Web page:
Almost everywhere we go these days, we see disturbing images and messages. Therefore, it may seem as if the crisis is pervasive. Children do not always distinguish between the images on the screen and their own personal reality. They may think they are in danger themselves. You can help your child cope with stress and anxiety by taking time, playing with them, giving them space to relax. Stick to routines and well-rehearsed daily routines as much as possible, for example before bedtime.

Time and space for play and relaxation helps your kids unwind.

If where you live is part of a high-risk area or your child’s school or day care center has been closed, explain to your child that he or she is unlikely to get sick, that most people who are infected do not get very sick, and that many people are working to protect your family, grandparents, and friends and acquaintances.

If your child feels sick, explain to them that it is better to stay home because it is safer for them and for their friends. Show understanding that this may be boring or even upsetting, and make it clear that in order to keep everyone safe, these rules must be followed in the moment. We have compiled possible learning and craft activities for you in another blog post.

5. Find out if your child is experiencing stigma or prejudice

The coronavirus has increased fears and prejudices in many countries. For example, there are reports of Asian-looking people being ostracized because they are associated with the pathogen. Since the beginning of the pandemic, there have been numerous reports of discrimination. When children experience bullying at school, they need to be encouraged to talk about it with adults they trust.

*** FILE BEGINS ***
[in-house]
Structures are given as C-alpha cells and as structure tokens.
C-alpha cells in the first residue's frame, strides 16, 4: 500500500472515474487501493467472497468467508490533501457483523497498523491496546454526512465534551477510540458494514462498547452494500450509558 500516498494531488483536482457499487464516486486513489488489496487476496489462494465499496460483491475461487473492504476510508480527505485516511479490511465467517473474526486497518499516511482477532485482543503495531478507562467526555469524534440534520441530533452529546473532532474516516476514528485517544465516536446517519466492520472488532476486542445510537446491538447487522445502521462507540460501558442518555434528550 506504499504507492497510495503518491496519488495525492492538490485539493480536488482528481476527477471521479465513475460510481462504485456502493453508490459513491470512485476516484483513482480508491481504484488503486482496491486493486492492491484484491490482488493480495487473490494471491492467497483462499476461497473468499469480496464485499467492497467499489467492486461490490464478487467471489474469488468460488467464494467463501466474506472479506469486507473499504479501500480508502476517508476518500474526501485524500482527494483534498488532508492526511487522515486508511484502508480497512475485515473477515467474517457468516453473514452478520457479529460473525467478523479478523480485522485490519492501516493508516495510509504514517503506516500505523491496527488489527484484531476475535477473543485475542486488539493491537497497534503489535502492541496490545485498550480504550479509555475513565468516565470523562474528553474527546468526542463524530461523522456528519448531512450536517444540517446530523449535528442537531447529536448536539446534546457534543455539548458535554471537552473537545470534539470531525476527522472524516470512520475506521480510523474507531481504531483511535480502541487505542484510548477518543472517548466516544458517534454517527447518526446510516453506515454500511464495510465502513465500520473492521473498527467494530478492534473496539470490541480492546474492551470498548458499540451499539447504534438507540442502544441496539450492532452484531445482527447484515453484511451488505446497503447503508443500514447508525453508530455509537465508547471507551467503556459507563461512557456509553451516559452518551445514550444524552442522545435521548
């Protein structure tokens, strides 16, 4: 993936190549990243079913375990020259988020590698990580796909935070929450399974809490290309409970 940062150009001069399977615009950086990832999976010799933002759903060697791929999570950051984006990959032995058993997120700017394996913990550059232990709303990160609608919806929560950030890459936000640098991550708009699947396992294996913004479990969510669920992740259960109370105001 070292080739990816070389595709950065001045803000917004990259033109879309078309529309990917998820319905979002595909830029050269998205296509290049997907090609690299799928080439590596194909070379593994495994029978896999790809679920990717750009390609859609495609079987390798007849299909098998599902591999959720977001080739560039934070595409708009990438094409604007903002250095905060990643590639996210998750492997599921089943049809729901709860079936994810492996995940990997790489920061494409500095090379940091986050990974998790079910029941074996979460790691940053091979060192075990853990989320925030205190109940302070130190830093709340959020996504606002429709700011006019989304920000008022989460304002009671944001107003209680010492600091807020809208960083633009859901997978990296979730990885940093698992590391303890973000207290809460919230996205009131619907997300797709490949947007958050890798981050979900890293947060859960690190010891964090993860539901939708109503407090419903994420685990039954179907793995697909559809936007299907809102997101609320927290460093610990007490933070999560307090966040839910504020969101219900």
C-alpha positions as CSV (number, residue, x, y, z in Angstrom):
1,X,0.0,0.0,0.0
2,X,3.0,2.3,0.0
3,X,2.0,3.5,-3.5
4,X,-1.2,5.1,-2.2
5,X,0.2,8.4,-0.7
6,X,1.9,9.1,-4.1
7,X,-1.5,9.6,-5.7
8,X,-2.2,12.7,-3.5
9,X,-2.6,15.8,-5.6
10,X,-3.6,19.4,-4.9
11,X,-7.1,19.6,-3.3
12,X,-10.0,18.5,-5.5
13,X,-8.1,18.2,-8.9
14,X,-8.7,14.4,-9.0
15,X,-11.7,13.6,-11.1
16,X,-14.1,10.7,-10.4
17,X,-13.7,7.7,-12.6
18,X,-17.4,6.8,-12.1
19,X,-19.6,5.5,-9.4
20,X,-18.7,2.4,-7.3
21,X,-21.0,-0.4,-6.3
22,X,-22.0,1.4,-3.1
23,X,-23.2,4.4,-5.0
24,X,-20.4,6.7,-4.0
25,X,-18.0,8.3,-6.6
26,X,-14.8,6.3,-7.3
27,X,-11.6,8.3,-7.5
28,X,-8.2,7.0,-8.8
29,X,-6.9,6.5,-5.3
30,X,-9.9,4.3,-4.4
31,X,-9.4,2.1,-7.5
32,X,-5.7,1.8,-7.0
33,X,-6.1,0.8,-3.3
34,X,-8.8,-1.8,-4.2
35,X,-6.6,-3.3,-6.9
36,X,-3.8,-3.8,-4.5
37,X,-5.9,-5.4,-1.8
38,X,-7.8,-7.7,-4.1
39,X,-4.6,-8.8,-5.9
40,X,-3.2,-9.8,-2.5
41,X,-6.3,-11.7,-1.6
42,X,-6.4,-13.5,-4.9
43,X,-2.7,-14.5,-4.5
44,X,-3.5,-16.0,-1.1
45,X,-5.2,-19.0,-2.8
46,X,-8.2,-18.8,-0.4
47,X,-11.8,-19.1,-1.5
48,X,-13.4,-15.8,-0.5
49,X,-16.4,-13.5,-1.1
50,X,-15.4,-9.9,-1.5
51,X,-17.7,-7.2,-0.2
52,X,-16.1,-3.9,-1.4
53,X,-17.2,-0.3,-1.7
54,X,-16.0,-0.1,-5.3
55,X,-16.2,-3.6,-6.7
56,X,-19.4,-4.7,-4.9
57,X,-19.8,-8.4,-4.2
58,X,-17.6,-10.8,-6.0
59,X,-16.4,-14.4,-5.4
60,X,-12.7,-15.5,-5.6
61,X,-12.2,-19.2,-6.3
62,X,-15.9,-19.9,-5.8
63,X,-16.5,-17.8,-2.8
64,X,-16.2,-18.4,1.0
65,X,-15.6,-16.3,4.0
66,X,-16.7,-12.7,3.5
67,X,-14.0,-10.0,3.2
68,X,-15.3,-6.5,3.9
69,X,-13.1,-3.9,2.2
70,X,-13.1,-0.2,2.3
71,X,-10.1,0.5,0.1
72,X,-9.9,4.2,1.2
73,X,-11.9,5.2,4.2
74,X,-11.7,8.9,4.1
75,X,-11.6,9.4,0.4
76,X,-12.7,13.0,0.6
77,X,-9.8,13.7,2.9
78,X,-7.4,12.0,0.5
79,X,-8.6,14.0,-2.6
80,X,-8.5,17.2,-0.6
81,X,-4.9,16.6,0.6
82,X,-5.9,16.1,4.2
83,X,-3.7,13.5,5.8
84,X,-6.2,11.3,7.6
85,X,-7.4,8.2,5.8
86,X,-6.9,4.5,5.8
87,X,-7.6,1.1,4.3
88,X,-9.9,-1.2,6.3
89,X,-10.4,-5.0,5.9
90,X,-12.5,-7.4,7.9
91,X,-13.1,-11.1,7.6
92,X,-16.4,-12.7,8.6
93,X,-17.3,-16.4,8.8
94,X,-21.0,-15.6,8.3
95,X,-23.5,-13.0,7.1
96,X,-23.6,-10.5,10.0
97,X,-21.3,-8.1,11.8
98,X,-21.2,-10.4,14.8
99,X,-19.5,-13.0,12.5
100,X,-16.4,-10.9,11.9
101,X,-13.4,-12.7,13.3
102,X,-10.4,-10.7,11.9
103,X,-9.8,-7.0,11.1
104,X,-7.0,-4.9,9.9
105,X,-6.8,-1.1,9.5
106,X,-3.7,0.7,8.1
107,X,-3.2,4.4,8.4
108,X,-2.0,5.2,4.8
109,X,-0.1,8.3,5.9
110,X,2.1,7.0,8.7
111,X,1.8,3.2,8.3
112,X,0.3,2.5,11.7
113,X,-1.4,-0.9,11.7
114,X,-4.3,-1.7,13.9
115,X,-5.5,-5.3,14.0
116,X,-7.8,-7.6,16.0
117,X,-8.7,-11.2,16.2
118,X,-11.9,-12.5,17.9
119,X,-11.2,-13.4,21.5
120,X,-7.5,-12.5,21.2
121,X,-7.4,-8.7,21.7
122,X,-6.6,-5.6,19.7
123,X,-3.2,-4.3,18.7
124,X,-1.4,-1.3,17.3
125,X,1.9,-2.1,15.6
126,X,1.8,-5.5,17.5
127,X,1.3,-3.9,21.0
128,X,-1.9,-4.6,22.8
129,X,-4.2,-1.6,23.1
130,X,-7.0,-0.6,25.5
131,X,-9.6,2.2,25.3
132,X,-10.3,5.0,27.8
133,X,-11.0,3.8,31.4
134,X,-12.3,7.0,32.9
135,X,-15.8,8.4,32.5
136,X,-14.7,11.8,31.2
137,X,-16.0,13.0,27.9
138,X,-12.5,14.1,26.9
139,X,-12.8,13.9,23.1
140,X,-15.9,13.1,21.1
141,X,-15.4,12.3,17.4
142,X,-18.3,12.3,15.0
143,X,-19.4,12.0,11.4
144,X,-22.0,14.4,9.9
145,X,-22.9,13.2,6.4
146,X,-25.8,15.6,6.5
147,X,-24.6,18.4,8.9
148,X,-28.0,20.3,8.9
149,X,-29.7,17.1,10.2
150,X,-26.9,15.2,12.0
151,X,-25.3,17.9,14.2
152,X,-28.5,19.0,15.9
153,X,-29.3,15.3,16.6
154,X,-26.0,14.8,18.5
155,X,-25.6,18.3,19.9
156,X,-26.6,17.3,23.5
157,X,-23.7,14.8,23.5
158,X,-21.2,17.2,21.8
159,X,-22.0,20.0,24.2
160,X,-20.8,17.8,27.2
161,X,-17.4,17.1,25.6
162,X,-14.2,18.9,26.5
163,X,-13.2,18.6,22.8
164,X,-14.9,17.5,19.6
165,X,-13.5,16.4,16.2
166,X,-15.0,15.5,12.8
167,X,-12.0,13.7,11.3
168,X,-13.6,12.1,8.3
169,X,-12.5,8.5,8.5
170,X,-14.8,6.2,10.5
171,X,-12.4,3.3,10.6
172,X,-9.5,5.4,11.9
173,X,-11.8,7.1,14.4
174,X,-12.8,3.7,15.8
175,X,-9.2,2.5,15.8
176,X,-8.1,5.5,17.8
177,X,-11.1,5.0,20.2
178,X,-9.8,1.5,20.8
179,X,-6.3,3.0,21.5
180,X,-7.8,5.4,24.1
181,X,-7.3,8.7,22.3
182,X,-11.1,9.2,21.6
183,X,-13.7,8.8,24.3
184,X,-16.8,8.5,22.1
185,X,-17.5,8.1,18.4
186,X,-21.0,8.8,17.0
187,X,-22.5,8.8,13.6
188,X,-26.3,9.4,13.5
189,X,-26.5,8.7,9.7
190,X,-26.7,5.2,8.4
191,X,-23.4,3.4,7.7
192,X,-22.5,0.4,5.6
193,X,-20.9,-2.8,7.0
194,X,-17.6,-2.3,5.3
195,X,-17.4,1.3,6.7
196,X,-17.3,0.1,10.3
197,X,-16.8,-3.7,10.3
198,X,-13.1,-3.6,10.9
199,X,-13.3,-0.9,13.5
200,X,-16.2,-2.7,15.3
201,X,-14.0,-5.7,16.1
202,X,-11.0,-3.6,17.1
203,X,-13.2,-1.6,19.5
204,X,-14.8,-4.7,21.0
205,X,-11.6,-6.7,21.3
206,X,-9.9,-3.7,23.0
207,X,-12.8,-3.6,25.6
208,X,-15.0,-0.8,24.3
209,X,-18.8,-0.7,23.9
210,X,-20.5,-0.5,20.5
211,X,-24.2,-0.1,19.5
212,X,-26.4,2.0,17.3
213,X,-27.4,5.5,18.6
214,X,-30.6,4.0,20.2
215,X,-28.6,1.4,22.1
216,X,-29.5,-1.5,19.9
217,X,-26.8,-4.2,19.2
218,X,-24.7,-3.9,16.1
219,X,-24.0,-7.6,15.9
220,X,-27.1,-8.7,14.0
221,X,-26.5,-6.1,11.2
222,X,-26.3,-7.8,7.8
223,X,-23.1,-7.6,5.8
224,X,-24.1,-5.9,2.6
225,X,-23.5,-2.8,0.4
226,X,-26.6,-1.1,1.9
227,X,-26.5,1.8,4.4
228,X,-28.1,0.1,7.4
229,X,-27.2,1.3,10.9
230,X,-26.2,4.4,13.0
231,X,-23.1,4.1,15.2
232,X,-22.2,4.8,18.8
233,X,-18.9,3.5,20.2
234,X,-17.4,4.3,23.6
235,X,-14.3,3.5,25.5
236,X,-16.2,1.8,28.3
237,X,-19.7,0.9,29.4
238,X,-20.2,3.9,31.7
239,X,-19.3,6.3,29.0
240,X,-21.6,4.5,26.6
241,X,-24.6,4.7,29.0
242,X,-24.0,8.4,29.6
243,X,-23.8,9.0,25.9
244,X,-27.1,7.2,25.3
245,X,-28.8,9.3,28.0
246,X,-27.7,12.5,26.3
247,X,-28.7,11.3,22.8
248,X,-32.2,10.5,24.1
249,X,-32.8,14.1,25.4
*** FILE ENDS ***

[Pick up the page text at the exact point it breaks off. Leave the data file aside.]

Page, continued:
Explain that coronavirus has nothing to do with what someone looks like, where they come from, or what language they speak. Remind your children that everyone – every child – has a right to feel safe at all times. Bullying is always wrong, and we should all be kind to each other and support each other.

6. Tell hero stories

Explain to your children how important it is for people to help each other. Tell them about nurses or doctors, scientists or pharmacists who are advocating for others, helping to stop the outbreak, and who are in the process of developing a Corona vaccine. It gives your children hope and eases their fears when they know there are many people willing to help.

On social media, UNICEF supporters use the handwashing move to show: handwashing is important and fun! Have a dance about it with your children:

7. Pay attention to yourself

You can only help your children well if you are also well and do not seem worried or scared! Because children are very observant. You will notice immediately if you are not telling the truth. If you feel anxious or unsettled, take time for yourself and reach out to other family members, friends, and trusted people around you. Take time to do things that help you relax and unwind.

8. Pay attention to how the conversation has affected your child

Pay attention to what all this information is doing to your child. We must not leave children frightened or unsettled. Try to get a sense of how scared your child is. To do this, you should pay attention to his physical reaction (pitch, body language, breathing). Remind your child that he or she can always talk to you about other difficult topics as well.